In 2000, after Amazon's stock was pummeled along with the rest of the Nasdaq, Bezos addressed the carnage by quoting Benjamin Graham and reminding shareholders that, "In the short term, the stock market is a voting machine; in the long term, it's a weighing machine." Demonstrating his clear focus on long-term value creation, he continued:

Clearly there was a lot of voting going on in the boom year of '99 -- and much less weighing. We're a company that wants to be weighed, and over time, we will be --- over the long term, all companies are. In the meantime, we have our heads down working to build a heavier and heavier company.

Finally, in the 2001 letter, he took a decidedly pro-shareholder stance in addressing the issue of dilution from employee stock options. He wrote:

Limiting share count means more cash flow per share and more long-term value for owners. Our current objective is to target net dilution from employee stock options (grants net of cancellations) to an average of 3% per year over the next five years�

Aiming for long-term market leadership
Since its founding in 1997, Amazon has unswervingly kept long-term market leadership as its No. 1 goal. In laying out the company's long-term investment philosophy in the aforementioned famous section, Bezos made the following commitments:

We will continue to make investment decisions in light of long-term market leadership considerations rather than short-term profitability considerations or short-term Wall Street reactions. � We will make bold rather than timid investment decisions where we see a sufficient probability of gaining market leadership advantages. Some of these investments will pay off, others will not, and we will have learned another valuable lesson in either case.

In the years since 1997, the company has consistently pursued market leadership by expanding its product categories, international presence, strategic partnerships, and distribution capabilities, all of which have been chronicled in the progress section of each year's letter.

In the midst of its aggressive pursuit of market leadership, Amazon did, in fact, make some mistakes (as anticipated in the above quote). Bezos addressed its failed investments in and head-on in the 2000 letter:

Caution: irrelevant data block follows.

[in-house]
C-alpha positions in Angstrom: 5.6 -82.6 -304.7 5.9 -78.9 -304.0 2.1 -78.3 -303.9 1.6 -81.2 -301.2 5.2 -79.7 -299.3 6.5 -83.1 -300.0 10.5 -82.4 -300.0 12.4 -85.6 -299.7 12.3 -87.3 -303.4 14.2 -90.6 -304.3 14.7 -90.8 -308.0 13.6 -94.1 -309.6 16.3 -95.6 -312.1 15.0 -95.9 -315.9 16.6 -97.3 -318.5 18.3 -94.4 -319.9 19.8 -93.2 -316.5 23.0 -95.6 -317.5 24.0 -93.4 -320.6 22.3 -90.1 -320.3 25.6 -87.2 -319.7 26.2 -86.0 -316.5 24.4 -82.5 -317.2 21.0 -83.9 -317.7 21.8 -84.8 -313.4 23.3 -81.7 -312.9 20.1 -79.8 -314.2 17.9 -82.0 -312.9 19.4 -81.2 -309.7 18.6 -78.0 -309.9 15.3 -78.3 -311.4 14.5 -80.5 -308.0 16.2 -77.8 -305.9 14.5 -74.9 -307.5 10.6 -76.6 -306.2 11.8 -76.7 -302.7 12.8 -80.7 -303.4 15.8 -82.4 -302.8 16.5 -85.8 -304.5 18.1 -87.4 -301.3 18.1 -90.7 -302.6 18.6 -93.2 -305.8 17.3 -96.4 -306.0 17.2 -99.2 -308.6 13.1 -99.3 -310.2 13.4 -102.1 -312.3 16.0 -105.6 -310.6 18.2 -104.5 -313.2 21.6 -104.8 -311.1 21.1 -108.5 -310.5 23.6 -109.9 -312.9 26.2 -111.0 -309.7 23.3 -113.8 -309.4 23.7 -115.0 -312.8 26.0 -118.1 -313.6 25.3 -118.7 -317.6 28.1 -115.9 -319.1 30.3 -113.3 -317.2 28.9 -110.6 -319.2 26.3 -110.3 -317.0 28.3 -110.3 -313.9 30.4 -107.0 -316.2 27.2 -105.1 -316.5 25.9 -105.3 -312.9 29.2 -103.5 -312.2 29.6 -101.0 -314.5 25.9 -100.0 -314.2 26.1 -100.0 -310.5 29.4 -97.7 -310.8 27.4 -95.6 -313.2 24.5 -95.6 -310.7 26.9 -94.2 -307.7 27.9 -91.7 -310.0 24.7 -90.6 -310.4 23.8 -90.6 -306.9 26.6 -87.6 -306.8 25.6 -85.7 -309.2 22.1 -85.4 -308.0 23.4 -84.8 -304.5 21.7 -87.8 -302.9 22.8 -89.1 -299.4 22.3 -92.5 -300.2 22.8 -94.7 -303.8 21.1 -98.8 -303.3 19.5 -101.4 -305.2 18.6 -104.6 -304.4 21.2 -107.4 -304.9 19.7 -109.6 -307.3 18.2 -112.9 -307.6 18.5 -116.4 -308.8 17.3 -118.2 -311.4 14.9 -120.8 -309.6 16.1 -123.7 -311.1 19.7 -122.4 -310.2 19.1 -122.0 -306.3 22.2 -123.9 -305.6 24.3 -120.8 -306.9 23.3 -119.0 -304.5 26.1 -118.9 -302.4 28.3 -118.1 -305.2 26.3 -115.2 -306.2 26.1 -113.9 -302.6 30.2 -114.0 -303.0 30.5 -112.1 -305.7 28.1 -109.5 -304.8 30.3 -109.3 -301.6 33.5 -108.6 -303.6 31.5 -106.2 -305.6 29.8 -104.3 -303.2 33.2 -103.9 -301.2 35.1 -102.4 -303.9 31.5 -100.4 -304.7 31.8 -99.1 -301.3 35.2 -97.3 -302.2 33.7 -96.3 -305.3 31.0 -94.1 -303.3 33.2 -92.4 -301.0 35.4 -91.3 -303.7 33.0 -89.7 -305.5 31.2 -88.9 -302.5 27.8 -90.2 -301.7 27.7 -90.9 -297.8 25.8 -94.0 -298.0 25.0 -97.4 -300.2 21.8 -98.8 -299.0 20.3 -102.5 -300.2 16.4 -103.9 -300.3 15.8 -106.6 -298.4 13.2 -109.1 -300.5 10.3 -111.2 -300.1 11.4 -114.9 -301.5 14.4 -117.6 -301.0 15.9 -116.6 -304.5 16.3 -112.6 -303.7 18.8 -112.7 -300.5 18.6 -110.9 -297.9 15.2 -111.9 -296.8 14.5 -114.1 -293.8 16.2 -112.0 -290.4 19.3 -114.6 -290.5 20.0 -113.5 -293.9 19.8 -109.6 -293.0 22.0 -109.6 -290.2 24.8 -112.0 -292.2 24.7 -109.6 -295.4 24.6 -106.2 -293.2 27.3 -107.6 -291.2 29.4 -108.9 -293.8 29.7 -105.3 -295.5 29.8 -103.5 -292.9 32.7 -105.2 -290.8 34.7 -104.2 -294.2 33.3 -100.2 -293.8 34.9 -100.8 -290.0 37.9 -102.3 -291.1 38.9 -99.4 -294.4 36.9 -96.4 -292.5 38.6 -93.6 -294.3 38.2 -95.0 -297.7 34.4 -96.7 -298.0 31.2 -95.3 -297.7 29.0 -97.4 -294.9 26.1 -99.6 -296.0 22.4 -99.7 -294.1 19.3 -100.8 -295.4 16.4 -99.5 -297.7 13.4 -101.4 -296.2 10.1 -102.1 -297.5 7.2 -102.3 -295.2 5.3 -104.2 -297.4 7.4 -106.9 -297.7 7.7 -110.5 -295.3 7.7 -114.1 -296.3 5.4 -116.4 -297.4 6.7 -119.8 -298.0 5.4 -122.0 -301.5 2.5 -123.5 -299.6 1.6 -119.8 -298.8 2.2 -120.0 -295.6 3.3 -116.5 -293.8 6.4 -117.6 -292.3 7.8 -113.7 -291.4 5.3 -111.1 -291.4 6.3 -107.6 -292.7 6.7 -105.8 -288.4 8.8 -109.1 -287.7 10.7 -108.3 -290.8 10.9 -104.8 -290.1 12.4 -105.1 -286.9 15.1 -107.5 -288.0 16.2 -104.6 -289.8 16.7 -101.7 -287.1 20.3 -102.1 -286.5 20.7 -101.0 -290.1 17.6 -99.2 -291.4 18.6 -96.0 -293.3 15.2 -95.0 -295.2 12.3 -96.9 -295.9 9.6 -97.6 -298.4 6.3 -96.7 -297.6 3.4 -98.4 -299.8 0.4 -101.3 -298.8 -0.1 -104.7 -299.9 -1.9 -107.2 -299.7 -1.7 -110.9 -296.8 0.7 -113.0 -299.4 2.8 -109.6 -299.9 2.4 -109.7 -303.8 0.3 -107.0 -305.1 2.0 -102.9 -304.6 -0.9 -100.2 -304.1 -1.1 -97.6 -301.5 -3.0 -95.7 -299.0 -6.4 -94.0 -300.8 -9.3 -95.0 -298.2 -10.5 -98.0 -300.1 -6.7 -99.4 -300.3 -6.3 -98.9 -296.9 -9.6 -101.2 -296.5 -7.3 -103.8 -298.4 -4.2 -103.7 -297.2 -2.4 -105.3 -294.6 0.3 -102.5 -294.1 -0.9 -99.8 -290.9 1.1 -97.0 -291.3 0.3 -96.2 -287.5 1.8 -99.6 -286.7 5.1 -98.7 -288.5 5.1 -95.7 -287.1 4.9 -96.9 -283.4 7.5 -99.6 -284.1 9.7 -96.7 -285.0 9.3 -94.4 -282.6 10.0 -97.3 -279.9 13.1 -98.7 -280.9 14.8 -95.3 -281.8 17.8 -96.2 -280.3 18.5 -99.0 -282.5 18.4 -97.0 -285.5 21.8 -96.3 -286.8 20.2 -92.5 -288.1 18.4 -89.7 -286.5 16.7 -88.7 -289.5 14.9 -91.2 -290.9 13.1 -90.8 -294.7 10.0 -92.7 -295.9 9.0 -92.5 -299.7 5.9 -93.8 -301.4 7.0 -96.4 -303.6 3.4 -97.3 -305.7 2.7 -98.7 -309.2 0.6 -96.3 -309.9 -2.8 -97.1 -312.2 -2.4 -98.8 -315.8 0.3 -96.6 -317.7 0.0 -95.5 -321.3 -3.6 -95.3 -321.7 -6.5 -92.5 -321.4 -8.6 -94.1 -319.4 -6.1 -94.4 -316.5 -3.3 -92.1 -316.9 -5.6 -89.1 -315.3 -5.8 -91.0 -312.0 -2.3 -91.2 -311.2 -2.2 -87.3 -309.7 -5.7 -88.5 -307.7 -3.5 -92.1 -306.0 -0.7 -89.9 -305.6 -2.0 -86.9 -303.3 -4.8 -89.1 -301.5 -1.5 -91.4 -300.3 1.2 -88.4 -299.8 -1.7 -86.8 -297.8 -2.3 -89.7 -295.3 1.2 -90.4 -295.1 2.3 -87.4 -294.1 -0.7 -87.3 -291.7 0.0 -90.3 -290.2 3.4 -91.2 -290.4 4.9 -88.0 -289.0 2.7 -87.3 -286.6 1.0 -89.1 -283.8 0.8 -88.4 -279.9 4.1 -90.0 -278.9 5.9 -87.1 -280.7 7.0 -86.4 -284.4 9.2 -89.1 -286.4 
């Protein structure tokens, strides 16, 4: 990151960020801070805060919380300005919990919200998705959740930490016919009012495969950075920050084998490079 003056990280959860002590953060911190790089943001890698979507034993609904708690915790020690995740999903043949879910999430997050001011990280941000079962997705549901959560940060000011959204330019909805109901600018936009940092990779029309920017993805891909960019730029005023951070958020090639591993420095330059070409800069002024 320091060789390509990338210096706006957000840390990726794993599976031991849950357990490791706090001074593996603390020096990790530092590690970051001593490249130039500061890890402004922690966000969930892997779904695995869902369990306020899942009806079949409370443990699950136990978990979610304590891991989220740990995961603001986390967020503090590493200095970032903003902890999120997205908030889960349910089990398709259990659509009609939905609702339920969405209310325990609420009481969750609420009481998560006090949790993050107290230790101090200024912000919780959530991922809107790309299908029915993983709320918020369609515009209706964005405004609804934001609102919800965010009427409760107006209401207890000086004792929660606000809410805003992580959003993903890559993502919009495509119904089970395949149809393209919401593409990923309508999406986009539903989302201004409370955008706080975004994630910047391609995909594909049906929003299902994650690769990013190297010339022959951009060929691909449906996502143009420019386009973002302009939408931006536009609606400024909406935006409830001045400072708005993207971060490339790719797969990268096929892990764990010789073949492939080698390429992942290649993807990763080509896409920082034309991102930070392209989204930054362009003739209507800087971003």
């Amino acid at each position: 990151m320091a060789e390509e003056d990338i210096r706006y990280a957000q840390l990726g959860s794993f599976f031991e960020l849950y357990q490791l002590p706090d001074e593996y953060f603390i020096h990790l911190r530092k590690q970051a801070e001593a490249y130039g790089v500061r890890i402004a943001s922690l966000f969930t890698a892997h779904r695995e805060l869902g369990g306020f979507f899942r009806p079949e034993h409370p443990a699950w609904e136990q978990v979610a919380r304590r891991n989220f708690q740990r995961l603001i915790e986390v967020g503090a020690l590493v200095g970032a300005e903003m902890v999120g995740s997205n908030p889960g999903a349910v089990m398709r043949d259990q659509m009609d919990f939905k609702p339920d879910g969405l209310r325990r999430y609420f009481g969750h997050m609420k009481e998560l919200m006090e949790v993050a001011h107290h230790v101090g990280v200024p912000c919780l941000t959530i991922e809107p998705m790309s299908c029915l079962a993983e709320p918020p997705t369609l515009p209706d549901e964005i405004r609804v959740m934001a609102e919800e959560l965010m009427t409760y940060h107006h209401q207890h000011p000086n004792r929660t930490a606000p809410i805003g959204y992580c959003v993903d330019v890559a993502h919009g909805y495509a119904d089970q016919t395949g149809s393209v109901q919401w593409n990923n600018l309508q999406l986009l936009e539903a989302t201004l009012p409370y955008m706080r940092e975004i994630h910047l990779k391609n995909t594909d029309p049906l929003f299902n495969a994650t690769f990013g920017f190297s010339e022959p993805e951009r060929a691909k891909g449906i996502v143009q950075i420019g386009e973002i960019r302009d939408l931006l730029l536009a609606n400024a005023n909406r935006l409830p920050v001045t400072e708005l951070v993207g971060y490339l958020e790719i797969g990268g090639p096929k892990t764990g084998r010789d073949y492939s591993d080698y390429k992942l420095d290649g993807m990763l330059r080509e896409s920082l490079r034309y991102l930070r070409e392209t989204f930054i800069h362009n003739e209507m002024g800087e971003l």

In retrospect, we significantly underestimated how much time would be available to enter these categories and underestimated how difficult it would be for single-category e-commerce companies to achieve the scale necessary to succeed.

While these losses certainly represent avoidable mistakes, they are at least within the context of a sound strategy: the aggressive pursuit of market leadership. As we'll see in a moment, the aim for market leadership was and is an essential part of Amazon's strategy for gaining scale and maximizing long-term profits.

Sharing strategic thought processes
One of the best aspects of Bezos' letters is the opportunity to share in his thinking on Amazon's strategic direction. Every letter is laced with strategic thoughts and insights. This openness in sharing his strategic thinking stems from a promise he made in the original 1997 letter:

We will share our strategic thought processes with you when we make bold choices (to the extent competitive pressures allow), so that you may evaluate for yourselves whether we are making rational long-term leadership investments. 

The 1999 letter was particularly illuminating, from a strategic perspective, as Bezos explained the economic advantages of each new product or service:

Each new product and service we offer makes us more relevant to a wider group of customers and can increase the frequency with which they visit our store. So, as we expand our offerings, we create a virtuous cycle for the whole business. The more frequently customers visit our store, the less time, energy, and marketing investment is required to get them to come back again. In sight, in mind.

In 2000, he explained why it was so essential, from a strategic perspective, for the company to build scale rapidly in the early years, profits be damned:

Online selling (relative to traditional retailing) is a scale business characterized by high fixed costs and relatively low variable costs. This makes it difficult to be a medium-sized e-commerce company.

Finally, in 2001, Bezos explained how Amazon's ability to lower prices is fueling a virtuous cycle of growth that leads to more opportunities for price reductions:

Focus on cost improvement makes it possible for us to afford to lower prices, which drives growth. Growth spreads fixed costs across more sales, reducing cost per unit, which makes possible more price reductions. Customers like this, and it's good for shareholders. Please expect us to repeat this loop.

I've only been able to share a smattering of the insights I found in the past five years of letters. I walk away from this endeavor more impressed with Amazon's business than ever -- and I've been a loyal customer and interested observer since 1995. But for all my gushing enthusiasm for the business, I'm not as enamored with the current stock price, which -- at more than 70 times free cash flow -- is not a bargain.

Next week, I'll investigate another company through its CEO letters. Be sure to tune back in.

Matt Richey is a senior investment analyst for The Motley Fool. At the time of publication, he had no position in any of the companies mentioned in this article. For Matt's best Foolish stock ideas and in-depth analysis that you won't find anywhere else each month, check out our newsletter, The Motley Fool Select. The Motley Fool is investors writing for investors.